DOH far from done paying COVID-hit frontliners

by May 20, 2022Featured Article, News

The government has about P320 million ready to be paid out as compensation for more than 20,000 health-care workers who got sick or had died of COVID-19 this year, but many others have yet to receive the benefits due them during the first two years of the pandemic.

The Department of Health (DOH) said in a statement on Thursday that it was working on disbursing more than P323 million “for the payment of at least 21,800 sickness and death compensation claims” to health workers under the 2022 budget.

But the amount, which includes claims that are ready for release or are pending approval, is only about a fifth of the total allocated by the General Appropriations Act of 2022, or the national budget, for the sickness and death benefits of health workers who contracted COVID-19 in the line of duty.


The Department of Budget and Management (DBM) over the weekend announced that it released P1.08 billion on May 13 for compensation payments.

The health department said it was working closely with the DBM for the release of funds to cover other benefit claims, which had been shelved during the first two years of the pandemic, which struck the country in the early part of 2020.

Leaders of unions and health workers’ associations welcomed the recent disbursement of funds and the passage of Republic Act No. 11712, which granted “continuing” benefits to medical front-liners under a state of public health emergency. But they also criticized the DOH for the persistent problems they faced in claiming COVID-19 benefits.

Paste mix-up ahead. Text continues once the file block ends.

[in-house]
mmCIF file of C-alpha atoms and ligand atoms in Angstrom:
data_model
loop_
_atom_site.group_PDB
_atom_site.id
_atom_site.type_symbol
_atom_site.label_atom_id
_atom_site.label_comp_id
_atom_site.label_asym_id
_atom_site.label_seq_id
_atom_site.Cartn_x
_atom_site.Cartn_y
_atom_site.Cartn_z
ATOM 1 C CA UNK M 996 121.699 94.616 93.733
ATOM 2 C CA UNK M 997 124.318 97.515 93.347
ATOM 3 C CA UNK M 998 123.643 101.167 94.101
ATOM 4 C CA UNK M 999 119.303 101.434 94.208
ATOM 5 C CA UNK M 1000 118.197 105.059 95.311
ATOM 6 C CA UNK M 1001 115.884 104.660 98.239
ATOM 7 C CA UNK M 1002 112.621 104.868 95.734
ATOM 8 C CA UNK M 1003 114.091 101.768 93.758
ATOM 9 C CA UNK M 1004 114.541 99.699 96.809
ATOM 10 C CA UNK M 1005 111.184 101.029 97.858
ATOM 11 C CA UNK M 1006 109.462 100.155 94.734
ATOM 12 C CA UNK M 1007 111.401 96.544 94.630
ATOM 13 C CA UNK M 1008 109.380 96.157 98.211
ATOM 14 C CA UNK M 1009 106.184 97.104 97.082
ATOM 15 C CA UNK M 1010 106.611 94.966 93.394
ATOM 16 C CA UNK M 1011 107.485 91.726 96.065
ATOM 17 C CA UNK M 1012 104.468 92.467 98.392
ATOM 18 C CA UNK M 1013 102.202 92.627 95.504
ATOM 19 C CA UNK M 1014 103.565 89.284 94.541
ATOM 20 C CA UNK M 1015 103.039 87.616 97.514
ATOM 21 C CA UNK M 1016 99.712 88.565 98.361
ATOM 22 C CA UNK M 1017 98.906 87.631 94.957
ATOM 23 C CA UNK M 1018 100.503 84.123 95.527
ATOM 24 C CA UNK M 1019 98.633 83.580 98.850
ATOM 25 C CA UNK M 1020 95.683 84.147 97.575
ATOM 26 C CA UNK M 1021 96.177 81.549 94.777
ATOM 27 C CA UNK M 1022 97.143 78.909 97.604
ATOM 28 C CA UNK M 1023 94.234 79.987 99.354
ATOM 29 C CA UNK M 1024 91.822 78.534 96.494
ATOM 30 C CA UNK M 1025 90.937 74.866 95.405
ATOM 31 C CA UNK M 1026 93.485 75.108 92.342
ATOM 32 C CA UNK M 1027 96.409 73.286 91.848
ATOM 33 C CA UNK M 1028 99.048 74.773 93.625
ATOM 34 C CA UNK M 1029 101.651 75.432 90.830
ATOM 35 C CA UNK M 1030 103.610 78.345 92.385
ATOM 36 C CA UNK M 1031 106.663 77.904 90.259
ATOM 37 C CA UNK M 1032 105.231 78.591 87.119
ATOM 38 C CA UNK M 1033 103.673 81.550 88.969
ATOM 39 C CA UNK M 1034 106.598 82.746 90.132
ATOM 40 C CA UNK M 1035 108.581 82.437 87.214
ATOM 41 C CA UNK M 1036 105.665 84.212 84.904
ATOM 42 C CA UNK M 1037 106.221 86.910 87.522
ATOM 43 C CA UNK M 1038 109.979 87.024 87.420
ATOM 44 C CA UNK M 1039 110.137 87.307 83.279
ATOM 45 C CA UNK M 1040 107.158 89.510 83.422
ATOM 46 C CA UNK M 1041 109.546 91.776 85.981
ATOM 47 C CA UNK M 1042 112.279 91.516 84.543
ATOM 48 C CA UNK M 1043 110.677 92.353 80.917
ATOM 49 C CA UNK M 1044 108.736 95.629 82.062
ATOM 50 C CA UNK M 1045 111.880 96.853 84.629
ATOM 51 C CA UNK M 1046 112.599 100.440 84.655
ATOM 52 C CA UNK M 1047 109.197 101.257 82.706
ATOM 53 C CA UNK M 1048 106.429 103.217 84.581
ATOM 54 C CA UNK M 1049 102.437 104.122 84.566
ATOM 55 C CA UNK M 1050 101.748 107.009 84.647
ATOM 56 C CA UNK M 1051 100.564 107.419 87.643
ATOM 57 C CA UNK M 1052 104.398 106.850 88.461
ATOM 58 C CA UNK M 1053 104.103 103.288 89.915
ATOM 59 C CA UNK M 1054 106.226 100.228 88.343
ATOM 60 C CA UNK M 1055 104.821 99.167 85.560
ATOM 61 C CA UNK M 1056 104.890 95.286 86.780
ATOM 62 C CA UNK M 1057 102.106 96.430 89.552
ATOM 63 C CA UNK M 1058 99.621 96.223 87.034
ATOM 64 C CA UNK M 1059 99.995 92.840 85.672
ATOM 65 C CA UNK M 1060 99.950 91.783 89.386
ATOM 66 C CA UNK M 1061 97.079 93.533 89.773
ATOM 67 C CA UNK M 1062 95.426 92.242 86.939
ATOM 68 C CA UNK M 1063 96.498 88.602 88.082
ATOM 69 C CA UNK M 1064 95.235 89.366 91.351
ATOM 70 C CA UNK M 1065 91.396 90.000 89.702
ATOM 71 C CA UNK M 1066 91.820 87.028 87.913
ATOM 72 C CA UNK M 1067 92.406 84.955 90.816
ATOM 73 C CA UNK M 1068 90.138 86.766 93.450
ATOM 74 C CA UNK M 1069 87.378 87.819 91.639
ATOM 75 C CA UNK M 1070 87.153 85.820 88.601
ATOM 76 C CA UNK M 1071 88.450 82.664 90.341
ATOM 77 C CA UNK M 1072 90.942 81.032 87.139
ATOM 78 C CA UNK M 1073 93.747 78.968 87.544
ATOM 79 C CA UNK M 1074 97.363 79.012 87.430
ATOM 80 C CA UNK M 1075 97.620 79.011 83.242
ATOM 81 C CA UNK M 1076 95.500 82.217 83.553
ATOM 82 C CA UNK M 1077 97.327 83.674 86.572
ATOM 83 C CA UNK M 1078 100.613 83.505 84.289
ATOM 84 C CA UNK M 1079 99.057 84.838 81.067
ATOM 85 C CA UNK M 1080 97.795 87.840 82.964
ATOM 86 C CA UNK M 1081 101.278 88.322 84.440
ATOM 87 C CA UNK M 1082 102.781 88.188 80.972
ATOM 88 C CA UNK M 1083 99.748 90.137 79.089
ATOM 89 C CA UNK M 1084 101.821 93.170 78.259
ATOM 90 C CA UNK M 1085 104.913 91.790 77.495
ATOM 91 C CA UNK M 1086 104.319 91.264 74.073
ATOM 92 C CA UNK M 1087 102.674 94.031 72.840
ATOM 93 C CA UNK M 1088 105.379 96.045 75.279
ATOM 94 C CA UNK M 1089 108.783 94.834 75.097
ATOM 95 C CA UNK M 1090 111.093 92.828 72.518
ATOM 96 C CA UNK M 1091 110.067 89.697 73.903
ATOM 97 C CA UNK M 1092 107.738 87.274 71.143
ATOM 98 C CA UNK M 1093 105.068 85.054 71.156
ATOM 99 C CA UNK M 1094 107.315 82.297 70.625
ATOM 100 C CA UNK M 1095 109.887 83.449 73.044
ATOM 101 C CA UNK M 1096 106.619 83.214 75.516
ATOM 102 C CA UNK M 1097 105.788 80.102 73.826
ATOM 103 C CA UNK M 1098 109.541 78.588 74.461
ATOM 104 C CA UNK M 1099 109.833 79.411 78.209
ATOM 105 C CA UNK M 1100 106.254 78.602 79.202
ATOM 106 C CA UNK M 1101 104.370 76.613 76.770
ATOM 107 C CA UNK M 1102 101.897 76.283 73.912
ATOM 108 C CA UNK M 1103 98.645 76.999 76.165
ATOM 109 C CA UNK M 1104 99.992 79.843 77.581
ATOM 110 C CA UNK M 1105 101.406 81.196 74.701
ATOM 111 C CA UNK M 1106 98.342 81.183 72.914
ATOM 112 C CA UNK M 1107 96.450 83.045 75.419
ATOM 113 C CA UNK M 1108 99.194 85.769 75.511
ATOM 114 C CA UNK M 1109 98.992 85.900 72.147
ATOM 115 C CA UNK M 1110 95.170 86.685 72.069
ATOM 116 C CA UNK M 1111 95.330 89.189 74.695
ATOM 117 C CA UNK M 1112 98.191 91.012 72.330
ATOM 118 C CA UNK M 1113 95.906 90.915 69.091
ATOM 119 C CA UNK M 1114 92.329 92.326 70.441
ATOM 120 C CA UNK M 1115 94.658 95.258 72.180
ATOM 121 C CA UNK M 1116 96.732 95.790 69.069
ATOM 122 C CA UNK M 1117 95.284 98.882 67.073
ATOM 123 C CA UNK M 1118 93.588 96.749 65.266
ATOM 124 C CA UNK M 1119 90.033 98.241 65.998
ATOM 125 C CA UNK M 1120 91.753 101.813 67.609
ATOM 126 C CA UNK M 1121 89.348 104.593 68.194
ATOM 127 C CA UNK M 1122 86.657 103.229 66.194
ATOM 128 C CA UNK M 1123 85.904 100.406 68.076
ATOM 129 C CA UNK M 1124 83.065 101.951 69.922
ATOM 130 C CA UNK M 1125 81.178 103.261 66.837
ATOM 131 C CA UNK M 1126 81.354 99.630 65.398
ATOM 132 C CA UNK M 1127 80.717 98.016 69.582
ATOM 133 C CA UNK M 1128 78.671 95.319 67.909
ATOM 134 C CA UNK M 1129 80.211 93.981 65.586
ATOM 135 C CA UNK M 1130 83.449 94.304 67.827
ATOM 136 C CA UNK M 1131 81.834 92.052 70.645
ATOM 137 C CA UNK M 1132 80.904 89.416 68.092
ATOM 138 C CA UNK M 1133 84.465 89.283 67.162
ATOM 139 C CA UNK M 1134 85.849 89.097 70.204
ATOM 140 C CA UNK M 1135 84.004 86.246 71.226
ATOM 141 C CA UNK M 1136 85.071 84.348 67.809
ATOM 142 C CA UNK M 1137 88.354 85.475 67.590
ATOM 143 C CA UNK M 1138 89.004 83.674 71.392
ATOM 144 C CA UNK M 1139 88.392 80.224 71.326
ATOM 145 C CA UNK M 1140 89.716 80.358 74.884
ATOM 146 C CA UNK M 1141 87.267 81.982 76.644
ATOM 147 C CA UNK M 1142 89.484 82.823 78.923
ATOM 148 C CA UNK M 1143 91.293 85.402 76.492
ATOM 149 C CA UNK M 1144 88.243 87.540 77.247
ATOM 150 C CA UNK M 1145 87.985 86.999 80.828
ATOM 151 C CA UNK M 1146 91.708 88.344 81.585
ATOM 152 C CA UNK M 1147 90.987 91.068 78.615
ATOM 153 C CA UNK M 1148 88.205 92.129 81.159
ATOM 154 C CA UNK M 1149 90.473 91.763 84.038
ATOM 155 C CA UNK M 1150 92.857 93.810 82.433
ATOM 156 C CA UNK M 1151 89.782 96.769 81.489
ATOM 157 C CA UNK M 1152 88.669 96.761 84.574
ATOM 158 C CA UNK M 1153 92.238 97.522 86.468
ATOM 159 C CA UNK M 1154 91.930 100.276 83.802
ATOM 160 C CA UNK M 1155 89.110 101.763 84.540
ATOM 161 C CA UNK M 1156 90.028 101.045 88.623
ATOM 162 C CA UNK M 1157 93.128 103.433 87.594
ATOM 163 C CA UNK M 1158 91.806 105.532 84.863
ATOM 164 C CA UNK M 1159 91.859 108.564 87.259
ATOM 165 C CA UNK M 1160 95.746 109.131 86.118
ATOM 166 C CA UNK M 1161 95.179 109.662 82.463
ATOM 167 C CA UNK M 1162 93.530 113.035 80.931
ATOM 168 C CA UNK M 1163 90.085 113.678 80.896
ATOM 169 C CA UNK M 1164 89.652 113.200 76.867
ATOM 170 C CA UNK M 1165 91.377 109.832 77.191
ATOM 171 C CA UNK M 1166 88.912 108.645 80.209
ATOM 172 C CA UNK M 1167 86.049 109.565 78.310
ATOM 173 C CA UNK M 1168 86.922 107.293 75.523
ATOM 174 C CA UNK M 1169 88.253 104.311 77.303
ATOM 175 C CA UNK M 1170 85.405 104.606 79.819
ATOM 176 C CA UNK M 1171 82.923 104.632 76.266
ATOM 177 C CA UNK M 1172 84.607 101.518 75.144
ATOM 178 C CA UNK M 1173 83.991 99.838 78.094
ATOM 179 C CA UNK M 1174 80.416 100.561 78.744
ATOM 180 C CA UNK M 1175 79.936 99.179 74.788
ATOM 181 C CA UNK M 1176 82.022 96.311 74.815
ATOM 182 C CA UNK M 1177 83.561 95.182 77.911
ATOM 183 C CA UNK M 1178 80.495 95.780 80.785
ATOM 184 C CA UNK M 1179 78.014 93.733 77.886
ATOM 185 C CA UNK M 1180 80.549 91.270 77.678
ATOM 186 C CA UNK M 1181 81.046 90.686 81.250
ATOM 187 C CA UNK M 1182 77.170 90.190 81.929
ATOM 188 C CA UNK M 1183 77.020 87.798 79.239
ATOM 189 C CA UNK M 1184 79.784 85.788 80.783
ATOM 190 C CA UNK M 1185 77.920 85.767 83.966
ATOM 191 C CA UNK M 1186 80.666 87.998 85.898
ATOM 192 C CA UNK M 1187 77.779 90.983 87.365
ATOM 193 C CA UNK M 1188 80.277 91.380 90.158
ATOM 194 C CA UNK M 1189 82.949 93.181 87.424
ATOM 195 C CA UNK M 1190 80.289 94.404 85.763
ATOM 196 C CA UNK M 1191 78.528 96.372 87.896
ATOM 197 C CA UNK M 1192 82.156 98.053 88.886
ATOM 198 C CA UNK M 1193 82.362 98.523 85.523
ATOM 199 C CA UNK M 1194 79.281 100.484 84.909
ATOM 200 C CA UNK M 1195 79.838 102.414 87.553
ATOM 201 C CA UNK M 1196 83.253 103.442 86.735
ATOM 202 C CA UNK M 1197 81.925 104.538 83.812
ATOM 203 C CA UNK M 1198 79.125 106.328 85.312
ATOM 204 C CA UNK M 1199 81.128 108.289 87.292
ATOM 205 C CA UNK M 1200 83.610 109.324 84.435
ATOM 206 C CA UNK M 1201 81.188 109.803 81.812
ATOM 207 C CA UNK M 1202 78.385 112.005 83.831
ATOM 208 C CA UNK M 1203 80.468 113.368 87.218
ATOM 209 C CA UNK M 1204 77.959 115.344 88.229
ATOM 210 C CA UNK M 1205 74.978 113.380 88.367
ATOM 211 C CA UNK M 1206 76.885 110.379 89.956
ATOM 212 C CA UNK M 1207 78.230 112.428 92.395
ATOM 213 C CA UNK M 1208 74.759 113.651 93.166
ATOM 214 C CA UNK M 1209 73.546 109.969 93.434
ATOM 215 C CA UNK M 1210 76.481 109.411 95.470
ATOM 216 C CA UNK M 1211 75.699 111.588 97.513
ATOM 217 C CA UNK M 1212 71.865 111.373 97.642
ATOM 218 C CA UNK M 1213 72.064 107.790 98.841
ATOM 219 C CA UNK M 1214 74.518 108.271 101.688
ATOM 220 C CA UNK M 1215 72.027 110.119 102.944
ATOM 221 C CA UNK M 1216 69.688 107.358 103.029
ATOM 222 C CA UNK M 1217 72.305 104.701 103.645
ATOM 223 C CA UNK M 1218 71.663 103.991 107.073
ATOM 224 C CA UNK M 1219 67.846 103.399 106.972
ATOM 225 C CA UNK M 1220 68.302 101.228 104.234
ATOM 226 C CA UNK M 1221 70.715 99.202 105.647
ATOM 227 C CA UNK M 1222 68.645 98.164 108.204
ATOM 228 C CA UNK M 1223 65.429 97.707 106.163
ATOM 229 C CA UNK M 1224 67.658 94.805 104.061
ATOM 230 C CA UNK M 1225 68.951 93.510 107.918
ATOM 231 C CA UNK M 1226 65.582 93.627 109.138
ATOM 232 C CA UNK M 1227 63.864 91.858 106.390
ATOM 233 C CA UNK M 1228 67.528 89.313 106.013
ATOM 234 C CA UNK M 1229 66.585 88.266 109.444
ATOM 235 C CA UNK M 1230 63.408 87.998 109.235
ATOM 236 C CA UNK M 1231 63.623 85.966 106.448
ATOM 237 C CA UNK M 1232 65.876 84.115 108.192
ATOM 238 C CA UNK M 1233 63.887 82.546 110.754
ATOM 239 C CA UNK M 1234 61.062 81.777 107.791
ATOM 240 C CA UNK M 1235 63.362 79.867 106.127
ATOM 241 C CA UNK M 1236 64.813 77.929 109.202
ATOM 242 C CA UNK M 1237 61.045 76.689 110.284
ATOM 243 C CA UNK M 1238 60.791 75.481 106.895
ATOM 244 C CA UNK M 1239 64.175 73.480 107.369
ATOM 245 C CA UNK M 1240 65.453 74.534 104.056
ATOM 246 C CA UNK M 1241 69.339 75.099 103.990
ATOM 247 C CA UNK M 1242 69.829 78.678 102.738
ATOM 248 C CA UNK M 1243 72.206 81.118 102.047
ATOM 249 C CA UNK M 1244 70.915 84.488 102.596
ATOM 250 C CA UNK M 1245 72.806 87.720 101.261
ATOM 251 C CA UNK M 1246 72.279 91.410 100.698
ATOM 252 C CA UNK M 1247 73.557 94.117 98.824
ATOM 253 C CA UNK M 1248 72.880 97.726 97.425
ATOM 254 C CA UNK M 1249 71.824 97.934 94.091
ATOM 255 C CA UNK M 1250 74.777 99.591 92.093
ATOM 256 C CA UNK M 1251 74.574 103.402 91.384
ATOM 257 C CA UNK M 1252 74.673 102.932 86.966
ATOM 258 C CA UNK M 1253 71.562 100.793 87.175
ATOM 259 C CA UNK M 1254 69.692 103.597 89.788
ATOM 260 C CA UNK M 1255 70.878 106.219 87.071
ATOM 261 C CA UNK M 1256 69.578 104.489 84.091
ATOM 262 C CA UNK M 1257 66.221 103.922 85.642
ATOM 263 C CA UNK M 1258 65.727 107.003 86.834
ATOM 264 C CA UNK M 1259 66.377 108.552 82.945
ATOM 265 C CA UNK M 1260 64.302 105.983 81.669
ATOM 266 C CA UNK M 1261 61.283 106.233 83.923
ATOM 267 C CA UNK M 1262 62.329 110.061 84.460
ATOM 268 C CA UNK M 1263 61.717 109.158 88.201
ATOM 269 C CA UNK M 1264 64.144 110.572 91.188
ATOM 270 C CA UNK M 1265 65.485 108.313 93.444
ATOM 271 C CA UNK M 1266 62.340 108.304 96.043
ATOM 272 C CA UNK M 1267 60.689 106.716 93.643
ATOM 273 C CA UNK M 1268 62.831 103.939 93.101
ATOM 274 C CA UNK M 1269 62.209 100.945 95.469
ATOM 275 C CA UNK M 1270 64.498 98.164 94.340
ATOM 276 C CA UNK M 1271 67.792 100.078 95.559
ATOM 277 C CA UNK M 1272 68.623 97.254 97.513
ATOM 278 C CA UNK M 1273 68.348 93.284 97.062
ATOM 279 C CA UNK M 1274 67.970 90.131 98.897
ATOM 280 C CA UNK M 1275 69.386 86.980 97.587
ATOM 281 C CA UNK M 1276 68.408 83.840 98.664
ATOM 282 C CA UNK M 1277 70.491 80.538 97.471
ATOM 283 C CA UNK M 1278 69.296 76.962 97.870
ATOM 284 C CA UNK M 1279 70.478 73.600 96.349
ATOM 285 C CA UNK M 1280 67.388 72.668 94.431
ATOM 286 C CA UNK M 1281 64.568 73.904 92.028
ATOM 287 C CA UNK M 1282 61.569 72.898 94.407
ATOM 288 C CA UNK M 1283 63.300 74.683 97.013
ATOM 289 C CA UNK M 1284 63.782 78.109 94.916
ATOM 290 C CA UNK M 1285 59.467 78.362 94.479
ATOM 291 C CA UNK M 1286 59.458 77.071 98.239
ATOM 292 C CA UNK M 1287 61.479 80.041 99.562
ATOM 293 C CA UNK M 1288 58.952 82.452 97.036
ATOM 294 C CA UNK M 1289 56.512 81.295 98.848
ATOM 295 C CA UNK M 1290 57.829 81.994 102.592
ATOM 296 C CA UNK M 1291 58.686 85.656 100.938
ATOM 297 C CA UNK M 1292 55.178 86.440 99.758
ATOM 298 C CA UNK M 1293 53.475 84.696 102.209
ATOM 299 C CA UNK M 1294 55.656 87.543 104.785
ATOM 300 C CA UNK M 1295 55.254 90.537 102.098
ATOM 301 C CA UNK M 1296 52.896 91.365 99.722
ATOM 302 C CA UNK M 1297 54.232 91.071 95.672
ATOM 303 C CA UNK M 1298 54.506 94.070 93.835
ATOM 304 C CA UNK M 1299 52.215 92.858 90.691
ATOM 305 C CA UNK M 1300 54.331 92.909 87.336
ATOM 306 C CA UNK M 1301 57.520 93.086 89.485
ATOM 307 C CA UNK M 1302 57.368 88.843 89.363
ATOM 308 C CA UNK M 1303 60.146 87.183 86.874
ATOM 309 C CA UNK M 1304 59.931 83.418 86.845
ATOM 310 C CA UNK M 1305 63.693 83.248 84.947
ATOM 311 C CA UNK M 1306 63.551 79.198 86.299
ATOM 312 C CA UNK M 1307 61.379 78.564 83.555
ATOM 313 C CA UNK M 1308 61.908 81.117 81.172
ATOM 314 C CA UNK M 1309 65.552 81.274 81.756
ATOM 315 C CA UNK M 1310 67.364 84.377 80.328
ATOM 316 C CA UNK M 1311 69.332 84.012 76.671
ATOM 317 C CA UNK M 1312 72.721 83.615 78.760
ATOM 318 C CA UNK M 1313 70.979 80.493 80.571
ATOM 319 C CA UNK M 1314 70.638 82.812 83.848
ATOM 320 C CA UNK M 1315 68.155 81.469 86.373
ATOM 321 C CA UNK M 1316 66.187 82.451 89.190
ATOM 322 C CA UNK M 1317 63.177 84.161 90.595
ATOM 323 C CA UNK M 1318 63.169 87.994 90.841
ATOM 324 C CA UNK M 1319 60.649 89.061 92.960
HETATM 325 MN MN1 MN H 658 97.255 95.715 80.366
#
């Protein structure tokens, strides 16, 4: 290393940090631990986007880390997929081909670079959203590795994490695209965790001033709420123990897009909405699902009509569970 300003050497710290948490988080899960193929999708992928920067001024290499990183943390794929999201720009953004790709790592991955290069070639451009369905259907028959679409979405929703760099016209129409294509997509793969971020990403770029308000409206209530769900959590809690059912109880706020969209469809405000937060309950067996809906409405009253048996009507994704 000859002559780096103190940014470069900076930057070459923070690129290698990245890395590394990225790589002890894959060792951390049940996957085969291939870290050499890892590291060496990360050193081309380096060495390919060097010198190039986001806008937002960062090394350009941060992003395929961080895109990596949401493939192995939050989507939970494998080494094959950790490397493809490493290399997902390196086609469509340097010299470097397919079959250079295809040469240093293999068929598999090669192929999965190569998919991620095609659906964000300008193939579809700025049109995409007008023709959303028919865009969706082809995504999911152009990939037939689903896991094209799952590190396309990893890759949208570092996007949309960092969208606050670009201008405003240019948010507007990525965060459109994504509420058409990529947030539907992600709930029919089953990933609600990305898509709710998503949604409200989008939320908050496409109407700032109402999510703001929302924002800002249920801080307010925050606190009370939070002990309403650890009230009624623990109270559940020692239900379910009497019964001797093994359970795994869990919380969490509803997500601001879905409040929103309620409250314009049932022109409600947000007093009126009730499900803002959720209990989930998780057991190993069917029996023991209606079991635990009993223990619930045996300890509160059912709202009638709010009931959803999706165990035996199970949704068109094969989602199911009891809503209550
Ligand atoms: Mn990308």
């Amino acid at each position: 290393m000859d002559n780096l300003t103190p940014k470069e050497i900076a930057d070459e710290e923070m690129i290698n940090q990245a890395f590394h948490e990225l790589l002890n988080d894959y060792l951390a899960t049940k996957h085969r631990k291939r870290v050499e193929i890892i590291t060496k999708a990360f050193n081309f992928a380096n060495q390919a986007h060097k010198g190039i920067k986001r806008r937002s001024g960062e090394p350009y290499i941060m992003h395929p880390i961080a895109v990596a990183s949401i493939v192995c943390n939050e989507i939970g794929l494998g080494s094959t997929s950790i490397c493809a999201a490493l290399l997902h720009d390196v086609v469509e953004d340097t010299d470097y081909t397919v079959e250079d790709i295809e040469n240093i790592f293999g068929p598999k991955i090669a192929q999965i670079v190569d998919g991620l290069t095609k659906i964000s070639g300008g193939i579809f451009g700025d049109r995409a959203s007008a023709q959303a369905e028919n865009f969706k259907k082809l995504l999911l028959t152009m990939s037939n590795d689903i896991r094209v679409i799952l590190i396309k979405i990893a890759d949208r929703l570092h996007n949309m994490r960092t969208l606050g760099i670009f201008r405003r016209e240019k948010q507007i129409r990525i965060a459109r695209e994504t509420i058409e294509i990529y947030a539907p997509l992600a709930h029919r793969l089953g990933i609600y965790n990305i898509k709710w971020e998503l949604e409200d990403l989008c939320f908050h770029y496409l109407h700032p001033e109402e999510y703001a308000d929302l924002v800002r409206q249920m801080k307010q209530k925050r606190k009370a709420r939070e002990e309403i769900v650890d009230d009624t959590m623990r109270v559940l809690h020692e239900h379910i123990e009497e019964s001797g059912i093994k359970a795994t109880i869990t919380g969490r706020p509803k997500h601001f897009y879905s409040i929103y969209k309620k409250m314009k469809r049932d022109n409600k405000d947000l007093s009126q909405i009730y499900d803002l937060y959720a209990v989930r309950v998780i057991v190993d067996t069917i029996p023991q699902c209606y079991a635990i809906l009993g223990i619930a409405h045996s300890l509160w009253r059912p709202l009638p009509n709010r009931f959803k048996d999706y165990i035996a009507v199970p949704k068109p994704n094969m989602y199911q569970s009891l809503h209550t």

“Anything that adds to the compensation [of health workers] and may motivate nurses is welcome development in our ranks,” Melvin Miranda, national president of the Philippine Nurses Association, told the Inquirer.

Slow disbursement

But citing DOH records, he pointed out that the distribution of One COVID-19 Allowance (OCA) to about half a million health workers has been slow, saying only P992 million had been disbursed, or only 25.62 percent of the P3.9 billion OCA allotments, as of February this year.

In January, the DOH replaced special risk allowances, stipulated in the Bayanihan 2 law, with OCA as it was deemed “more inclusive” by the health agency. A total of P7.92 billion was allocated for OCA, which sets the amount of benefits to health workers based on the level of risk of their exposure to the severe respiratory disease.

Under OCA, health workers assigned to areas identified as high risk are entitled to receive P9,000 a month, while those serving in moderate- and low-risk areas will get P6,000 and P3,000, respectively.

20-percent tax

Robert Mendoza, president of Alliance of Health Workers, said such classifications were discriminatory because the coronavirus does not choose who to infect, especially in a hospital setting.

“We all know that the virus will infect anyone because it is airborne and once it is in the hospital, it stays there. So, when you are in the hospital, you are automatically at a high risk,” he told the Inquirer.

Mendoza also opposed the 20-percent tax imposed on OCA benefits. The same rate would also to be imposed on compensation under the recently signed Public Health Emergency Benefits and Allowances for Health Care Workers Act.

Emergency allowance

“If you’re classified as high risk, you end up getting the amount for moderate risk because of the tax,” he said in a phone interview.

The new law on health worker benefits would replace OCA, according to Mendoza. It also guarantees the release of an “emergency allowance” for every month of service with the same classification and rates under OCA.

The recent disbursements were good news to the 37,000-strong union, he said, but he condemned the same problems that continued to make it difficult for health workers to claim their benefits.

“There are so many documents that they need to submit and they have been going back and forth to DOH [offices] only to be denied. They grow tired doing the same process until they end up with no claims,” Mendoza said.

According to him, the compensation for 81 deaths under Bayanihan laws remain pending since 2021, based on data from the Centers for Health Development. Three of the fatalities were recorded this year, he said.